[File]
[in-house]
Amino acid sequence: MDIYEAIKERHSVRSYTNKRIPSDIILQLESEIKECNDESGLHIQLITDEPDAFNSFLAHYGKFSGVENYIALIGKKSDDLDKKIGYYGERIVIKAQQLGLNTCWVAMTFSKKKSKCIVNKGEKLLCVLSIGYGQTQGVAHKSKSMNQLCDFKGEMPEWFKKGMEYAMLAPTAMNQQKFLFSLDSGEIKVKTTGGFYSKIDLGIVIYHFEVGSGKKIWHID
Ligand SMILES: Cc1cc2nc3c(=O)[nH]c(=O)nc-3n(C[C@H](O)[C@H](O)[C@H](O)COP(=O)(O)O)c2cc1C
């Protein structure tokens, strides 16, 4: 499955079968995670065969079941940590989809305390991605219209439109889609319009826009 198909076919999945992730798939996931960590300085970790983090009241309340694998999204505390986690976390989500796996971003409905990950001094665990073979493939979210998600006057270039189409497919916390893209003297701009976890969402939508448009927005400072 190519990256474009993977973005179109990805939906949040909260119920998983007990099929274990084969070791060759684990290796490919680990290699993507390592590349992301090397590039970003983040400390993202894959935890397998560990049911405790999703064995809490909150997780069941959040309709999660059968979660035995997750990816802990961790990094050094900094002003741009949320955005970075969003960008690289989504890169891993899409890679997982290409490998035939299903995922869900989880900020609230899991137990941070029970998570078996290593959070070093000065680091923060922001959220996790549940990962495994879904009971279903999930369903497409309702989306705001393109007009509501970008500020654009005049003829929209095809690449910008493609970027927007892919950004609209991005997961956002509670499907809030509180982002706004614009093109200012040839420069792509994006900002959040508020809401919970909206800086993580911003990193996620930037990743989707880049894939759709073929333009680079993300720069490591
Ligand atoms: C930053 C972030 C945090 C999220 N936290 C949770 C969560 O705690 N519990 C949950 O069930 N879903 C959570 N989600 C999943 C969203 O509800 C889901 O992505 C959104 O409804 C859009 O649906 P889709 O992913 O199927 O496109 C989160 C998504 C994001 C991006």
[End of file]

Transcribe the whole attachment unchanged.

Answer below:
[in-house]
Amino acid sequence: MDIYEAIKERHSVRSYTNKRIPSDIILQLESEIKECNDESGLHIQLITDEPDAFNSFLAHYGKFSGVENYIALIGKKSDDLDKKIGYYGERIVIKAQQLGLNTCWVAMTFSKKKSKCIVNKGEKLLCVLSIGYGQTQGVAHKSKSMNQLCDFKGEMPEWFKKGMEYAMLAPTAMNQQKFLFSLDSGEIKVKTTGGFYSKIDLGIVIYHFEVGSGKKIWHID
Ligand SMILES: Cc1cc2nc3c(=O)[nH]c(=O)nc-3n(C[C@H](O)[C@H](O)[C@H](O)COP(=O)(O)O)c2cc1C
């Protein structure tokens, strides 16, 4: 499955079968995670065969079941940590989809305390991605219209439109889609319009826009 198909076919999945992730798939996931960590300085970790983090009241309340694998999204505390986690976390989500796996971003409905990950001094665990073979493939979210998600006057270039189409497919916390893209003297701009976890969402939508448009927005400072 190519990256474009993977973005179109990805939906949040909260119920998983007990099929274990084969070791060759684990290796490919680990290699993507390592590349992301090397590039970003983040400390993202894959935890397998560990049911405790999703064995809490909150997780069941959040309709999660059968979660035995997750990816802990961790990094050094900094002003741009949320955005970075969003960008690289989504890169891993899409890679997982290409490998035939299903995922869900989880900020609230899991137990941070029970998570078996290593959070070093000065680091923060922001959220996790549940990962495994879904009971279903999930369903497409309702989306705001393109007009509501970008500020654009005049003829929209095809690449910008493609970027927007892919950004609209991005997961956002509670499907809030509180982002706004614009093109200012040839420069792509994006900002959040508020809401919970909206800086993580911003990193996620930037990743989707880049894939759709073929333009680079993300720069490591
Ligand atoms: C930053 C972030 C945090 C999220 N936290 C949770 C969560 O705690 N519990 C949950 O069930 N879903 C959570 N989600 C999943 C969203 O509800 C889901 O992505 C959104 O409804 C859009 O649906 P889709 O992913 O199927 O496109 C989160 C998504 C994001 C991006």